One of the unexpected delights in setting up the Foreign Favourites series has been discovering new bloggers and their enthusiasm to contribute. This includes Laura O at Filmnerdblog, whose site is a delightful mix of film genres housing detailed and well written reviews. I have been catching up for lost time and really recommend you have a look too.
Film Favourites series: Lady Vengeance
Lady Vengeance is the final film in what’s become known as South Korean writer/director, Chan-Wook Park’s, Vengeance Trilogy. And what a finale it is! Don’t worry if you haven’t seen Sympathy for Mr. Vengeance or Oldboy, it isn’t that kind of trilogy. Each film stands alone on its own merits and tells a separate story about unrelated characters and events.
So, to Lady Vengeance. This film tells the story of Geum-ja Lee, a beautiful young woman who, when we meet her, has just completed a thirteen and a half year prison sentence for kidnapping and murdering a little boy. So far, so grim, right? Stick with it.
Upon her release, Guem-ja, sets the wheels in motion for an elaborate and gruesome revenge plot against the man she holds responsible for her incarceration. Park shows how ‘kind-hearted’ Guem-ja is now a cold, determined, manipulative and damaged woman, as desperate for redemption as retribution.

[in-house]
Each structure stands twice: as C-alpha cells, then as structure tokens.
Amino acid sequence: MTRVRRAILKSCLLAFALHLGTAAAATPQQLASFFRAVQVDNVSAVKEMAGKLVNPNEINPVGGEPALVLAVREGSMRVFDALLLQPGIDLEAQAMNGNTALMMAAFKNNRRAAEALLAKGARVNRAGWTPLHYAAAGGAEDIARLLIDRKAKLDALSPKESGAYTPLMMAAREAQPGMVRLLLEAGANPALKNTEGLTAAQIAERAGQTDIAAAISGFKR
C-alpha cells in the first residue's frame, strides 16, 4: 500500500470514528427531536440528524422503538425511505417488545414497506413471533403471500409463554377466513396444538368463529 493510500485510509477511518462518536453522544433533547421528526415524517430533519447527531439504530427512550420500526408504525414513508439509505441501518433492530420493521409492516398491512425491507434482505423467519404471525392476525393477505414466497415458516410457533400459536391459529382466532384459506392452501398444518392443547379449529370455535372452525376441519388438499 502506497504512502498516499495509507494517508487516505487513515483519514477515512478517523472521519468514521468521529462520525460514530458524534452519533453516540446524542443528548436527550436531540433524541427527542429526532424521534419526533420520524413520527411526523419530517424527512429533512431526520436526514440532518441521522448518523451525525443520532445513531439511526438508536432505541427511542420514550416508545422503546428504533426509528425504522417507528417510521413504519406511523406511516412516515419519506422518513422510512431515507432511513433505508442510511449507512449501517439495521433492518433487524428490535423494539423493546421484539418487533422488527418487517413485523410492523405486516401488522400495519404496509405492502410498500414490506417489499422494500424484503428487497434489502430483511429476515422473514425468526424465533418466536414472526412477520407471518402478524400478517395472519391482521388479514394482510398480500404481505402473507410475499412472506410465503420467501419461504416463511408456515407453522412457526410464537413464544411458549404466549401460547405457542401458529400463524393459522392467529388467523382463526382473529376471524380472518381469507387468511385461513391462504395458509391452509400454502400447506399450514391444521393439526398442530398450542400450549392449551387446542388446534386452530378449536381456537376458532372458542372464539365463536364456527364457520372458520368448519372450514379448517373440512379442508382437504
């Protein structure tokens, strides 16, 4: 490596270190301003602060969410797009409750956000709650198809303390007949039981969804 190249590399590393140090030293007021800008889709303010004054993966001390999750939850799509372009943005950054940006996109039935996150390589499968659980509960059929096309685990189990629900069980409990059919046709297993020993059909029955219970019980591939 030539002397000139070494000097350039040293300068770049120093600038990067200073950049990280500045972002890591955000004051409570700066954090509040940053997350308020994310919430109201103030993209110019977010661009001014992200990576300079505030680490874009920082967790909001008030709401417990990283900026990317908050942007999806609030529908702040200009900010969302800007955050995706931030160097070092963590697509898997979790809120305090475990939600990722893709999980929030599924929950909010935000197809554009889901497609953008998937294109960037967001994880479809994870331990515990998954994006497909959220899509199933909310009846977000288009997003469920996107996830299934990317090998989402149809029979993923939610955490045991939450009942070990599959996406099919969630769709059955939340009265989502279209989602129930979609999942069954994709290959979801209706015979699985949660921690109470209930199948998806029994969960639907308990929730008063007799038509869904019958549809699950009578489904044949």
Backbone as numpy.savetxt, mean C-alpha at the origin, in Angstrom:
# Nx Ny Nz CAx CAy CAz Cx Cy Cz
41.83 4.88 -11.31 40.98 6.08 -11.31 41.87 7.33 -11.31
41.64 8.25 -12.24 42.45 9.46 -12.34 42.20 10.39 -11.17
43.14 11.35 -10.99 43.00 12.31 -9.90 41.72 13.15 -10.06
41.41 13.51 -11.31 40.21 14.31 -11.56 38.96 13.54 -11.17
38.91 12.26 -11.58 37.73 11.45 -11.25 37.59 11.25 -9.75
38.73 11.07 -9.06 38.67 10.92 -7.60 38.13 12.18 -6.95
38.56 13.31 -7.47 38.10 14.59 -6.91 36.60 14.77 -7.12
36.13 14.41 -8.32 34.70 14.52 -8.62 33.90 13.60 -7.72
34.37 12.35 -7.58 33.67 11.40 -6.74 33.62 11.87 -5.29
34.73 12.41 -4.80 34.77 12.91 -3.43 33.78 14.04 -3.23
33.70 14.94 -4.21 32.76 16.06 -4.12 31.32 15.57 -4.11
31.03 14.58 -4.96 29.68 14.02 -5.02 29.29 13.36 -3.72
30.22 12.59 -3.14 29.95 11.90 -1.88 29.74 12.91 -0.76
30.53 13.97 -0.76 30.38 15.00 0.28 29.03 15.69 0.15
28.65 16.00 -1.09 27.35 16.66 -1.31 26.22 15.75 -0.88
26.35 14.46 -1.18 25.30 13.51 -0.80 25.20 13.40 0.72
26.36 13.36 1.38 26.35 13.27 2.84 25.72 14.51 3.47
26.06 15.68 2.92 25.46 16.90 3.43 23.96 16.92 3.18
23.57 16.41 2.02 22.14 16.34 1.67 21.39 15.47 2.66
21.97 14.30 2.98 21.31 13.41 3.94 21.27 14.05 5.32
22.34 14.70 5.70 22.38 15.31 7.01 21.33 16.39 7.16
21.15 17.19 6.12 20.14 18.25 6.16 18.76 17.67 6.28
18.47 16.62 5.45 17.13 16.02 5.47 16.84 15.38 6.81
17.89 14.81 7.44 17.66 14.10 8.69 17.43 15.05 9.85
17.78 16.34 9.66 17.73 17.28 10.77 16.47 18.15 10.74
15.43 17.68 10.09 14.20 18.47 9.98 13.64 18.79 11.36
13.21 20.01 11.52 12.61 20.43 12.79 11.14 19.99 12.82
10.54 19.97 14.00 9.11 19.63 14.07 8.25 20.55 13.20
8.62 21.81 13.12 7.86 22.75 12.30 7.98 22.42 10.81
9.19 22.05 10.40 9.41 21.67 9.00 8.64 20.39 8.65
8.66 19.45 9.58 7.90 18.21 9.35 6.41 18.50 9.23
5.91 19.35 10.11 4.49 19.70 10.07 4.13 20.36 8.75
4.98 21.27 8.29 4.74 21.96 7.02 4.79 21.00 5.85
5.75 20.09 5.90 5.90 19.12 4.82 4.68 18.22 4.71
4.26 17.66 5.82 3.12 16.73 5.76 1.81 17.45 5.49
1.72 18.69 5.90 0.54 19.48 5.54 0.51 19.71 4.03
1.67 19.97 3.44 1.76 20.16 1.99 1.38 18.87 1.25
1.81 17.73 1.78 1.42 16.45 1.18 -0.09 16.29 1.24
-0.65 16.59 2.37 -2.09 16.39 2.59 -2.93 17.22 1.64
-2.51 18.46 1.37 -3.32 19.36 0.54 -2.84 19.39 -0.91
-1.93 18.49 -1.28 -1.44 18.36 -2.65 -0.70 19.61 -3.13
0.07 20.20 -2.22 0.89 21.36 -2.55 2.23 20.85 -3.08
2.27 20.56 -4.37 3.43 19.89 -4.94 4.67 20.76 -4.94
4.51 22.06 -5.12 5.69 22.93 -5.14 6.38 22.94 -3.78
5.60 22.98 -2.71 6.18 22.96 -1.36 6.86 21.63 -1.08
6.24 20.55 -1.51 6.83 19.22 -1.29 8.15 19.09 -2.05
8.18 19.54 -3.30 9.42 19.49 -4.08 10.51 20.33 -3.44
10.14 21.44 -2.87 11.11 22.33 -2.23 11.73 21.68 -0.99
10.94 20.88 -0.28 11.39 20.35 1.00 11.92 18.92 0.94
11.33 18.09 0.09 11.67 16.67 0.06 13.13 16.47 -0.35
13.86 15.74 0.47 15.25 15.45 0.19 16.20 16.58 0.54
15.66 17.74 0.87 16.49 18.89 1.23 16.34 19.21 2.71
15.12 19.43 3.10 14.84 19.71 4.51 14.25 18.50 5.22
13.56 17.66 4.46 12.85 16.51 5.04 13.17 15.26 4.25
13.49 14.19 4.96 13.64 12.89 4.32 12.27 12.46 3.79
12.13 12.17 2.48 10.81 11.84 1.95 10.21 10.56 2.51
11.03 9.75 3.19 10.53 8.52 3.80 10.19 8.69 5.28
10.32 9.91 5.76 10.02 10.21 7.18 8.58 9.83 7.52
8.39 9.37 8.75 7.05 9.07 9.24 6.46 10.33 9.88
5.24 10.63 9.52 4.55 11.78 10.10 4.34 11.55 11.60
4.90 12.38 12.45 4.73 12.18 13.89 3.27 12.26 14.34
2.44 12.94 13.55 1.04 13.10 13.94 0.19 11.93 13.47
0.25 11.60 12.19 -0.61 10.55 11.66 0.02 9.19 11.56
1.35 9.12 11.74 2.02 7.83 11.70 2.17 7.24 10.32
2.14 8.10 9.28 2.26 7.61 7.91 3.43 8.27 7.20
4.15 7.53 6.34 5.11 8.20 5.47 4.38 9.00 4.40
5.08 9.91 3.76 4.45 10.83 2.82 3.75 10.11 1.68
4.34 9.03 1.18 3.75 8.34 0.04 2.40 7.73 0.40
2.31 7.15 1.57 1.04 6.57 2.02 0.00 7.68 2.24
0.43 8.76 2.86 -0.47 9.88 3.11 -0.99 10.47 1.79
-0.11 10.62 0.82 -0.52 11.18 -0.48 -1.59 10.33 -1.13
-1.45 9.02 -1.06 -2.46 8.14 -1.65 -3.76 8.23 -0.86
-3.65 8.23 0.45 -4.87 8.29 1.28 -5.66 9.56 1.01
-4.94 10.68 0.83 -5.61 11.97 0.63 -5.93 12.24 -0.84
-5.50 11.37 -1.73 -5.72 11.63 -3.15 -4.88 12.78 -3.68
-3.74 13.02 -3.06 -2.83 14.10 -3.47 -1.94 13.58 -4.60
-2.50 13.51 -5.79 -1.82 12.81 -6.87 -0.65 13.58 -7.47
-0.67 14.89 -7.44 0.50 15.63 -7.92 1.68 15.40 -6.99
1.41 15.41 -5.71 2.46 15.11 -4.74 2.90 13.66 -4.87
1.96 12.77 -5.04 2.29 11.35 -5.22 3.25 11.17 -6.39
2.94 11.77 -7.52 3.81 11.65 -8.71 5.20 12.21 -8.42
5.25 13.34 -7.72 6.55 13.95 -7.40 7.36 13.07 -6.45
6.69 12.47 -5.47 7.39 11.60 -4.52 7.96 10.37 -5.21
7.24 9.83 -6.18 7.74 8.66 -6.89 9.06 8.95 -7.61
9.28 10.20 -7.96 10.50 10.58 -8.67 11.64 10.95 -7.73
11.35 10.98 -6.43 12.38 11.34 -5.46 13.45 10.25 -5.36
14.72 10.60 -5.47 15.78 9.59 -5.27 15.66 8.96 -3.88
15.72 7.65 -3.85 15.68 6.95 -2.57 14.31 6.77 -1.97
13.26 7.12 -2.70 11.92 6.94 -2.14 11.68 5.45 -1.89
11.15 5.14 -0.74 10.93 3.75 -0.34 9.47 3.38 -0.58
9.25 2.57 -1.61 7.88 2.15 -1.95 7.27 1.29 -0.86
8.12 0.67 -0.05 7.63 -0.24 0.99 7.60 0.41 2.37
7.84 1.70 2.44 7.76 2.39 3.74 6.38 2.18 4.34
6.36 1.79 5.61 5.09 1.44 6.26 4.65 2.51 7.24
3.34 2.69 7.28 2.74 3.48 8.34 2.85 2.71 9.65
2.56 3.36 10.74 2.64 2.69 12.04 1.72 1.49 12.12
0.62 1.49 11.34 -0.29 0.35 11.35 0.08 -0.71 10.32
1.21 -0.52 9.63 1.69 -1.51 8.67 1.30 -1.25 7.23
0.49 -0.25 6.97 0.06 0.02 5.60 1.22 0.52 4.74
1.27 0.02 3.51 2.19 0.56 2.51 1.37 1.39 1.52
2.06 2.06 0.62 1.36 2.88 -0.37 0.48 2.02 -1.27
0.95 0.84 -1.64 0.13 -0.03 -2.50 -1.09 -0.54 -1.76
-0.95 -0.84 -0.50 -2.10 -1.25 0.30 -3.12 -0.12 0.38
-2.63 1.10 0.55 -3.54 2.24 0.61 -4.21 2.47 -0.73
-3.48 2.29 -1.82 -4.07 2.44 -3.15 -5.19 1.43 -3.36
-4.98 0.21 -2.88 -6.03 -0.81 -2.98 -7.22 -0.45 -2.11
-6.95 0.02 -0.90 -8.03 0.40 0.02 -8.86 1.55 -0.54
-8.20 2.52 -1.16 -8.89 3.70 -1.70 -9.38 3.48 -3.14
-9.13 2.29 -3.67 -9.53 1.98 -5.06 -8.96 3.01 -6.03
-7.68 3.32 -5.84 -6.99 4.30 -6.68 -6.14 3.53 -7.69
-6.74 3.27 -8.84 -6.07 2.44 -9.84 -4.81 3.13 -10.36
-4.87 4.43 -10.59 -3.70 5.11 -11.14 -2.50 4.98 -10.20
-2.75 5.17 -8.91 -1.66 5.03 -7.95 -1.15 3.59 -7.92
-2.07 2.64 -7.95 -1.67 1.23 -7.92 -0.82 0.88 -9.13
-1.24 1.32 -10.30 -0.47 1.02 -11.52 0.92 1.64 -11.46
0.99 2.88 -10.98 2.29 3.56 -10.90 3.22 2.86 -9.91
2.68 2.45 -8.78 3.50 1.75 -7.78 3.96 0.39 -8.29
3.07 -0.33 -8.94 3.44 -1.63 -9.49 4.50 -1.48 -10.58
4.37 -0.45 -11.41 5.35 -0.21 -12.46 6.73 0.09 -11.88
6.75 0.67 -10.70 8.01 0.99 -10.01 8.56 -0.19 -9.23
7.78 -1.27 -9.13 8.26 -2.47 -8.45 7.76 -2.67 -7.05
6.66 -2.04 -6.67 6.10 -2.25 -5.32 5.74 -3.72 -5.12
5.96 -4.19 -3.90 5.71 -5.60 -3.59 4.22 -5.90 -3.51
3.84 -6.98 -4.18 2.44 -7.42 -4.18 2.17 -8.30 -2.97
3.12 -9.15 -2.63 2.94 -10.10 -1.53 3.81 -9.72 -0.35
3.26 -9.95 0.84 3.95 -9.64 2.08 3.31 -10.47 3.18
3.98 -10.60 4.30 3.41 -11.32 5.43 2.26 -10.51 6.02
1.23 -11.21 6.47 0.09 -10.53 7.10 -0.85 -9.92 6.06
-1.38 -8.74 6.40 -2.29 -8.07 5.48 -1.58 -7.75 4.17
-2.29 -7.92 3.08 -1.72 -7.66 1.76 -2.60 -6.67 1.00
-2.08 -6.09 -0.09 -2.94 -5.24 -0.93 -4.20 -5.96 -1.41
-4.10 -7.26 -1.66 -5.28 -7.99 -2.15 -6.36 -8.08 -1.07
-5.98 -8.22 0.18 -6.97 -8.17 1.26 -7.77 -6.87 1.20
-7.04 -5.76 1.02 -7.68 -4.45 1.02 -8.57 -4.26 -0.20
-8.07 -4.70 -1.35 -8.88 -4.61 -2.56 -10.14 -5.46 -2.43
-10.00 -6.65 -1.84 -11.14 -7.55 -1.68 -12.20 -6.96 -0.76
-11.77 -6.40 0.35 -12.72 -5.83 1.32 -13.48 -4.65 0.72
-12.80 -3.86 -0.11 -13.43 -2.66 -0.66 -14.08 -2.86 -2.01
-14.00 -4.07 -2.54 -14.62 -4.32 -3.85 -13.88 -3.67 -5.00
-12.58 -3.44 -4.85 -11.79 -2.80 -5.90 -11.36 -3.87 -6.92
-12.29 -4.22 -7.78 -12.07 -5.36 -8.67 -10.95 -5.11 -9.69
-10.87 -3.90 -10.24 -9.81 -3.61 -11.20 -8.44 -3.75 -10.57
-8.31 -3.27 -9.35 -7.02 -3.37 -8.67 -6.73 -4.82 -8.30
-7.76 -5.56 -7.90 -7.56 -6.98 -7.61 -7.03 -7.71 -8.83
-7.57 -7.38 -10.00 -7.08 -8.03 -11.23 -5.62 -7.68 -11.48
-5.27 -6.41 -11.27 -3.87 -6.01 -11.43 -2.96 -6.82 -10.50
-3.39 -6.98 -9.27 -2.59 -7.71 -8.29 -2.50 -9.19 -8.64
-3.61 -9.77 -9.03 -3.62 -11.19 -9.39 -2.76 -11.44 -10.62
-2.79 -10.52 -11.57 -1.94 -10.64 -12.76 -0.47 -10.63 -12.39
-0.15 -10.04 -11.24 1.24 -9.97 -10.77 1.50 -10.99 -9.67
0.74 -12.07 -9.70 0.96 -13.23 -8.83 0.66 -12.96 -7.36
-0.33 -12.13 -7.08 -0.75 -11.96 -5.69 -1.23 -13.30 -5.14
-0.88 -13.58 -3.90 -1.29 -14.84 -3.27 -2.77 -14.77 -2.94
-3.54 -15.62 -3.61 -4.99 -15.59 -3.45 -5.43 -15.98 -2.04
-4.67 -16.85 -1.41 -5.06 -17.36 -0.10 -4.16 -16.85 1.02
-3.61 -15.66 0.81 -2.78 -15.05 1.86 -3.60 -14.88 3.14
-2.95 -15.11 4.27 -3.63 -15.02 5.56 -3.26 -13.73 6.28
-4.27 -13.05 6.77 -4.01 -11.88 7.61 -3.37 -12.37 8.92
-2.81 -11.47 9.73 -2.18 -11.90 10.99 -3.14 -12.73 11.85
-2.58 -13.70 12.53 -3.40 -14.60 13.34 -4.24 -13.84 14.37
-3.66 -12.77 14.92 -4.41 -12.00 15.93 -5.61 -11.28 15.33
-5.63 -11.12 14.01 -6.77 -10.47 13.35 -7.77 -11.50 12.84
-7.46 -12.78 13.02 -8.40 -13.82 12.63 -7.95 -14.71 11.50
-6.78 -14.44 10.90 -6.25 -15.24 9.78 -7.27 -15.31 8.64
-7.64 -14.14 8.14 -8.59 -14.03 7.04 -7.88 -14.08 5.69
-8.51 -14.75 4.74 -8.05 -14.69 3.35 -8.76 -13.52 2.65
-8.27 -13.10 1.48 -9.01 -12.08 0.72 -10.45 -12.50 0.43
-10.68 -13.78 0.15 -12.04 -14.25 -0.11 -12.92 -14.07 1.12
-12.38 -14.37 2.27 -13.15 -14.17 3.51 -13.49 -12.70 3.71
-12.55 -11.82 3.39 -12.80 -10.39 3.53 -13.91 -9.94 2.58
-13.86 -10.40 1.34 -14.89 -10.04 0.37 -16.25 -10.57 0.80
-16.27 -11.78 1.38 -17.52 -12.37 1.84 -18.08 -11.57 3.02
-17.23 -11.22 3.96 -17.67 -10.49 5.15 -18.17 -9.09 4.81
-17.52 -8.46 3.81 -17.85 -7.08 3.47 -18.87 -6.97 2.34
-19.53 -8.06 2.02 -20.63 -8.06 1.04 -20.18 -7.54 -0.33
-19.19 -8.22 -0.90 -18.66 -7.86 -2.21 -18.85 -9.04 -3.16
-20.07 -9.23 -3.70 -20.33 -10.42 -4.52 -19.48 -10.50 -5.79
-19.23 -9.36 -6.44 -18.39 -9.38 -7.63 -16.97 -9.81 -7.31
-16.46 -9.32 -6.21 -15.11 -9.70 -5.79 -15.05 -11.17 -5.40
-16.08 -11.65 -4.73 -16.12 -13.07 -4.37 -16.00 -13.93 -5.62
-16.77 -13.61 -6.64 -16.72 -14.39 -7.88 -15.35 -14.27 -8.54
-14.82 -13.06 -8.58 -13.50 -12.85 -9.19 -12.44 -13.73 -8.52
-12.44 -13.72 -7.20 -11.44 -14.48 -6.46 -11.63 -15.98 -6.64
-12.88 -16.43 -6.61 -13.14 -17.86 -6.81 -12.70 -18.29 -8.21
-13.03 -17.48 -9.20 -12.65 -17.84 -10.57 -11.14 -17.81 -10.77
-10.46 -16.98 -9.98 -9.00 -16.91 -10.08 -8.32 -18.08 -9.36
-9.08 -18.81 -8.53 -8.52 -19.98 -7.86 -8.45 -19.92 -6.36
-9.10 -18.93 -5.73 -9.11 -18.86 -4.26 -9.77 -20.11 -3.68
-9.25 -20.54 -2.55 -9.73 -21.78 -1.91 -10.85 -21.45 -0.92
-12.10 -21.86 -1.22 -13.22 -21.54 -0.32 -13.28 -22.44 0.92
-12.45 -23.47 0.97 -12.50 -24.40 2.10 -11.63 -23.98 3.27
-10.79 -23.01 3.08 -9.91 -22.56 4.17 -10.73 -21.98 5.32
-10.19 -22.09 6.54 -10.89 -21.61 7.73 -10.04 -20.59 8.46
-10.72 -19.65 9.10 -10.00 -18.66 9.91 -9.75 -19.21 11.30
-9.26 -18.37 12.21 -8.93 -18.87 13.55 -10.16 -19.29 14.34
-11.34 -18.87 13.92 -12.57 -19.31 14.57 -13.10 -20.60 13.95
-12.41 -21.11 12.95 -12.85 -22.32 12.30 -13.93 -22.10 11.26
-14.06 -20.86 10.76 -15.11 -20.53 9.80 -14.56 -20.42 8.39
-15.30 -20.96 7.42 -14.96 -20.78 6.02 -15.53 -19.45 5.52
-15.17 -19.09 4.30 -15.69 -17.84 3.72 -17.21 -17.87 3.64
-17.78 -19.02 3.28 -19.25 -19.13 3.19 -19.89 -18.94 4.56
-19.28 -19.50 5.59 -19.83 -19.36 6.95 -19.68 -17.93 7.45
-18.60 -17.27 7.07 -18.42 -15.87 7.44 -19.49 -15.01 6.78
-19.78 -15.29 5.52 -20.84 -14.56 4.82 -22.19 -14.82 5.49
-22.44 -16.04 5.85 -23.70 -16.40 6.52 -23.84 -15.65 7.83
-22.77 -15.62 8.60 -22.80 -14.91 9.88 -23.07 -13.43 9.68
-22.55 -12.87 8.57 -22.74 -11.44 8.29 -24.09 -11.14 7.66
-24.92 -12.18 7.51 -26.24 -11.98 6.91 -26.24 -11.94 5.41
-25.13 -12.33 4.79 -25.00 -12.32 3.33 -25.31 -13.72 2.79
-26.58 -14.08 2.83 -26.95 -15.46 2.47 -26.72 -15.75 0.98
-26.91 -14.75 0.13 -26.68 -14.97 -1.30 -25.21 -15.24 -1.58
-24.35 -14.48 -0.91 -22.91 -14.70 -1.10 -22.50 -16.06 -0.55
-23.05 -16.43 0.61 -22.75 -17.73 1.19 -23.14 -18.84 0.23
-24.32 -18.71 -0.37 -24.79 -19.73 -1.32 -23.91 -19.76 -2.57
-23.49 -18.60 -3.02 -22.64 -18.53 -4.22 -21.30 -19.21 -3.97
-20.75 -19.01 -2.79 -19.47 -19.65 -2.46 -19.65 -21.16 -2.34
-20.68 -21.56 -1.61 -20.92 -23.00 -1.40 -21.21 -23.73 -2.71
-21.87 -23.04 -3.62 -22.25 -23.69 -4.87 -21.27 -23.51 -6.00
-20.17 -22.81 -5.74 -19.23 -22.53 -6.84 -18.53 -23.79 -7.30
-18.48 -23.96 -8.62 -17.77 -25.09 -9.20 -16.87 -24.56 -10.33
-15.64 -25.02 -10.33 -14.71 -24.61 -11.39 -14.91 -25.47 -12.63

We’re also treated to a series of flashbacks which shows her innocence and naiveté before the crime, as well as her time in prison. In these scenes she seems to be a quiet and unassuming character, although we soon see that she has a dark side, even if her actions have good motives. And that, dear readers, is pretty much all I’d like to say about the plot. I fear to say any more may spoil it for those of you who’ve not yet seen it, but might want to one day.
My two pence
I was hooked right from the opening credits…that music! It somehow conveys a sense of mystery and intrigue, not to mention foreboding. Listen to it here
Lady Vengeance is visually striking too, from the opening sequence where Guem-ja leaves prison to the scenes in the deserted school, there is some really memorable imagery. Yeong-ae Lee shines as the tragic Guem-ja, the ultimate anti-heroine, successfully expressing the full gamut of emotions. While there’s a solid supporting cast of characters, it’s Yeong-ae Lee who carries this film.
Lest I give the wrong impression, I should say that Lady Vengeance is flawed. It takes long while to get going and at times the story seems muddled and a little confusing. But for all that it is a truly unique story, perhaps partly because the vengeful protagonist is a woman.
While it certainly won’t be to everyone’s taste – it’ll be too violent for some – much of the violence here takes place off-screen, unlike the utterly brutal (and brilliant) Oldboy. If you’re able to cope with a generous dose of blood in your films, give Lady Vengeance a go.
Watch the trailer here
My thanks to Filmnerdblog for participating, and for such an impressive review. I haven’t seen it, but with such a positive write-up I probably will for sure.